Civic Engagement and Global Citizenship in Higher Education: The Role of the Community College

Julie Bruno, ASCCC Facilitator
Manuel Baca, Rio Hondo College
Dolores Davison, Foothill College
Cynthia Reiss, West Valley College
Patricia Robinson, College of the Canyons

Community college educators have a responsibility not only to impart discipline knowledge and skill but also to prepare students to be civically engaged and informed citizens who contribute to and participate in a rapidly changing, interconnected world. Civic engagement describes philosophies and activities that bridge thought with action to create a mindset steeped in personal awareness that encourages contribution to the welfare of one’s community, nation, and world. Research indicates that the sooner students embrace civic and constitutional knowledge, the more likely they will remain civically aware and socially engaged throughout their lifetimes. This session will discuss the unique role our colleges play in preparing students to be engaged global citizens. The panelists will explore existing models, classroom strategies, and implementation challenges. They will also discuss success and equity by examining social, political, and cultural issues and the ways in which the interdisciplinary nature of global citizenship and civic engagement can provide a framework of high-impact practices to engage students, resulting in increased levels of success. Finally, they will discuss a possible statewide initiative to foster civic engagement and social responsibility throughout our colleges.

2:00 p.m. – 2:15 p.m. Break

2:15 p.m. – 3:45 p.m. Sixth Breakout Session

Instructional Strategies: Embedding Basic Skills Support into Face-to-face and Online Courses
RC A Room

Ginni May, ASCCC Facilitator
Barbara Illowsky, Online Education Initiative

Approximately 70% of students come to community colleges with basic skills needs. This breakout will show how to embed independent modules for some just in time refreshing and learning. The presenters will discuss a selection of materials, primarily open educational resources, that can help students so that faculty can spend their time teaching the course content. The session will show how to embed basic skills, including demonstrations of how some faculty colleagues are already doing so.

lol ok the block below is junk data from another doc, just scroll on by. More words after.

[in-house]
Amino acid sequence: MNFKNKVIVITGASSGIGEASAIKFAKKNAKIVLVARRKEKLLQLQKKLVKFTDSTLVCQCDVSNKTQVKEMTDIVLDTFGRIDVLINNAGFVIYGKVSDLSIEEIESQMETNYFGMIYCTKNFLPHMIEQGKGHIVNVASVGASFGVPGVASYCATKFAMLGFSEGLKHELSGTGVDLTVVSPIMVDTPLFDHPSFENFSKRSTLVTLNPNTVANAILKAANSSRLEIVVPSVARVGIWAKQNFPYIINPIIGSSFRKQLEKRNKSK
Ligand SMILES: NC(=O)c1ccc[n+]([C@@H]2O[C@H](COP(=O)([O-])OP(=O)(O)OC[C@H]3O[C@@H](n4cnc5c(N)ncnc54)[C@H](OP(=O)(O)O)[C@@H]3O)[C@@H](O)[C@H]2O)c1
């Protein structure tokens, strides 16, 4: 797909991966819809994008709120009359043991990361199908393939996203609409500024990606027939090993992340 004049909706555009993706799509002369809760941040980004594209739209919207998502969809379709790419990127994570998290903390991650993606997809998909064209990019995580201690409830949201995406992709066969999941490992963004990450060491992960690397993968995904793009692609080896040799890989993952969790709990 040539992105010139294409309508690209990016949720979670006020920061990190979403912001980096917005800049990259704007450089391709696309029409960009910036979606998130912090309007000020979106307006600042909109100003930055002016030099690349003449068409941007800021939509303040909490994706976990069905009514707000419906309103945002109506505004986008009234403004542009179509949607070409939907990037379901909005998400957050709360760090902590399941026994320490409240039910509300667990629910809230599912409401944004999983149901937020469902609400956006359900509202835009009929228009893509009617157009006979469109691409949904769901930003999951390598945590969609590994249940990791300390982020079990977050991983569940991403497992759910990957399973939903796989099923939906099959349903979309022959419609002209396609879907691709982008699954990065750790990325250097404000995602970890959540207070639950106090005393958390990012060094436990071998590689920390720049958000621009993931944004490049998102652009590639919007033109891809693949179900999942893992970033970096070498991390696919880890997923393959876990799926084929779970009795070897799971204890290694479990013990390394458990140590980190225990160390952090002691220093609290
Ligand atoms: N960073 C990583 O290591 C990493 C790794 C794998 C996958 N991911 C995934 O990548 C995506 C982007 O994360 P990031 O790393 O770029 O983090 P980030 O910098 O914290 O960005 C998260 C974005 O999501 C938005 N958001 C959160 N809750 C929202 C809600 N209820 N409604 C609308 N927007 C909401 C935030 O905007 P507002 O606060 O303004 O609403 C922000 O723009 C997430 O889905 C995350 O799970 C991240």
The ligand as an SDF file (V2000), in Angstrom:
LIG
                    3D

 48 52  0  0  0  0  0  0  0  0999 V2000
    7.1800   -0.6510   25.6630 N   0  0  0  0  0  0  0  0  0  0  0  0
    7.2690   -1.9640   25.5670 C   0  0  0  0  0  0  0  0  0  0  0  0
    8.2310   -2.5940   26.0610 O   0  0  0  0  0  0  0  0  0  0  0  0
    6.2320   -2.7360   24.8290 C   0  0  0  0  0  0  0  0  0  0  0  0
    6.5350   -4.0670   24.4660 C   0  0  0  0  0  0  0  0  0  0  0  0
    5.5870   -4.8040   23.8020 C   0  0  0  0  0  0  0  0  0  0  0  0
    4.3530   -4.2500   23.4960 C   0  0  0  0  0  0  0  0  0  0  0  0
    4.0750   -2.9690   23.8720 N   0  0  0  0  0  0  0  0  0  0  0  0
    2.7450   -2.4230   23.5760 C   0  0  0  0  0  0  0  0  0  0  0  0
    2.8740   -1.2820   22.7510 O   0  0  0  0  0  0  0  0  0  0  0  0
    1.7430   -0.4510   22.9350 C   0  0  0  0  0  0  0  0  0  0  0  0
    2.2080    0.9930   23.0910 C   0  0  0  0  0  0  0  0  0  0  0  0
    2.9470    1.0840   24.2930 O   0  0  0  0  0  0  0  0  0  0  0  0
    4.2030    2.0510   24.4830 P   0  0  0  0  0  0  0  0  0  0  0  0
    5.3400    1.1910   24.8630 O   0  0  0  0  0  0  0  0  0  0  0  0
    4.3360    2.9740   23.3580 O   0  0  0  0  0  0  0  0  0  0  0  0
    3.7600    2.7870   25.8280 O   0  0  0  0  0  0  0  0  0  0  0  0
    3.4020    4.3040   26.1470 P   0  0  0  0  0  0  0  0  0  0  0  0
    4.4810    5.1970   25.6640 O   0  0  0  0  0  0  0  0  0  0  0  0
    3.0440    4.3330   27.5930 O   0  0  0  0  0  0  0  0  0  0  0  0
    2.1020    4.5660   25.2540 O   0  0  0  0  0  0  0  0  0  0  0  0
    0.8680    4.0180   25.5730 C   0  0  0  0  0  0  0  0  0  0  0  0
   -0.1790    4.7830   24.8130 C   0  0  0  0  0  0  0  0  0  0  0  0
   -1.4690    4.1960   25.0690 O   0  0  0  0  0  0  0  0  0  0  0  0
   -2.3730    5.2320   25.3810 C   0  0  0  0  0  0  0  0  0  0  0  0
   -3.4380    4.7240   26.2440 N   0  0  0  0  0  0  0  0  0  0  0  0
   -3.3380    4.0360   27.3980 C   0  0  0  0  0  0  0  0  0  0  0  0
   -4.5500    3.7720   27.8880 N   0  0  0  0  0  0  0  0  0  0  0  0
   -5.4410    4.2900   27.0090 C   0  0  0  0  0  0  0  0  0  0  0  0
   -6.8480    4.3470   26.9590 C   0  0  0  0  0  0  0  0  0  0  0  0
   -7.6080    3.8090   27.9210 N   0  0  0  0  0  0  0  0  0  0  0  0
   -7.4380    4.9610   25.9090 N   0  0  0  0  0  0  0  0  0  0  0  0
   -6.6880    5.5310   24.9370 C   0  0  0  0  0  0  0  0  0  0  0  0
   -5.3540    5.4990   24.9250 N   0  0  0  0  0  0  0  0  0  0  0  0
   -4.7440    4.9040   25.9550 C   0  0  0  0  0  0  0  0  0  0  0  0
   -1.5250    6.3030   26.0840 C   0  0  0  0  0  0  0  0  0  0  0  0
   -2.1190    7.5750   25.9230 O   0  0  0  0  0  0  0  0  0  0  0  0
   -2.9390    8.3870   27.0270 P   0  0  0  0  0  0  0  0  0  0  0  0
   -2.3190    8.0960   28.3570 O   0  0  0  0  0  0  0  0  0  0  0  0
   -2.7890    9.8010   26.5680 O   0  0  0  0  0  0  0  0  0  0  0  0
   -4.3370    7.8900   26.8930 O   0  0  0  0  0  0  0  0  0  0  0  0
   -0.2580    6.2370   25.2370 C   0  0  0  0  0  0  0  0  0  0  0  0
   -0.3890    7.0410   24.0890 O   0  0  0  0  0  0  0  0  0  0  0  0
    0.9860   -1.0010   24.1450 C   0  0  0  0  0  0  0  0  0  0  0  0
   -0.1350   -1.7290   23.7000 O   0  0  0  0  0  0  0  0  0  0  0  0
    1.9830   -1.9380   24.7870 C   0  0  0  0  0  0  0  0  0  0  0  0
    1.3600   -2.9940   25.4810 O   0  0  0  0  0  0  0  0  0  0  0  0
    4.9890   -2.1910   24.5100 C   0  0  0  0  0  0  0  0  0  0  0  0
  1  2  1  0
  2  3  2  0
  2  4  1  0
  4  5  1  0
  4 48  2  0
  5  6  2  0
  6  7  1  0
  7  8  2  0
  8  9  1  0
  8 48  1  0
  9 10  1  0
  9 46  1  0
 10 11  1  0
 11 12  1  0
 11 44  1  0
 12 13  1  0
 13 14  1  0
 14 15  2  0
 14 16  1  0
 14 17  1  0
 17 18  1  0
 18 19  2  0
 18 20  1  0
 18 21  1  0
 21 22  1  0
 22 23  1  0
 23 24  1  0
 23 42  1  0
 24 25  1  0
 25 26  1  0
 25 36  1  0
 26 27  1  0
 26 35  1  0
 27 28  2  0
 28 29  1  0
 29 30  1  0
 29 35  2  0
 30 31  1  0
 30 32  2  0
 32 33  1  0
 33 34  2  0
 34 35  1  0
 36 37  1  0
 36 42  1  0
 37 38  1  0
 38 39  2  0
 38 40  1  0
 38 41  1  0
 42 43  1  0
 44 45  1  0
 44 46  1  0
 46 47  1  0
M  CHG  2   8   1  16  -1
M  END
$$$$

Collaborative Efforts: Growth Mindset in the Disciplines - A Collaborative Approach to Instructional Innovation
RC B Room

Wheeler North, ASCCC Facilitator
Jeanne Costello, Fullerton College
Kristine Nikkhoo, Fullerton College
Miguel Powers, Fullerton College

Students with a growth mindset are more likely to be successful in their academic endeavors. However, few programs support faculty and students in developing growth mindsets in a strategic, consistent way. This presentation will share how the research from a faculty inquiry group led to a multi-pronged, campus-wide approach to improving student success: a new intervention supported by the Basic Skills Initiative, a series of professional development learning workshops, and student-led presentations in classes across disciplines. Presenters will include details on the faculty-led research behind the intervention, information on the development of the program, student voices on the benefits, and preliminary research from the first semester of implementation. The goal of this presentation is to share a model for how growth mindset education and support can be institutionalized and scaled across campus and into a variety of disciplines so that a campus can support a thriving growth mindset culture on a large scale.

Institutionalization: What Might a Faculty-led Global Citizenship Initiative Look Like?
RC C Room

Julie Bruno, ASCCC Facilitator
Dulce Marie Gray, West Valley College
Andrew Kindon, West Valley College
Cynthia Reiss, West Valley College

The presenters will discuss how a group of faculty with supportive administrators implemented a committee initiative that has become an important part of their institutional structure. The achievements include inter – to intra – faculty learning communities, a collaborative CSU Global Studies Certificate, pipeline partnerships with both San Jose State University and local high schools, career technical education global entrepreneurship workshops, notable extra-curricular events and speakers for students, annual global conferences, annual global sustainability symposiums, and faculty training seminars in Salzburg and Indiana. In greater detail, the presenters will discuss the making of the strategic plan, partnerships that have been integral to the initiative, the committee’s desire to affect student engagement and success, the role of faculty collaboration, and challenges they have encountered as well as new ideas planned in the next year.

Fostering Innovation: Creating a Path to Success for Incarcerated Students
RC D Room

Cleavon Smith, ASCCC Facilitator
BJ Snowden, Chancellor’s Office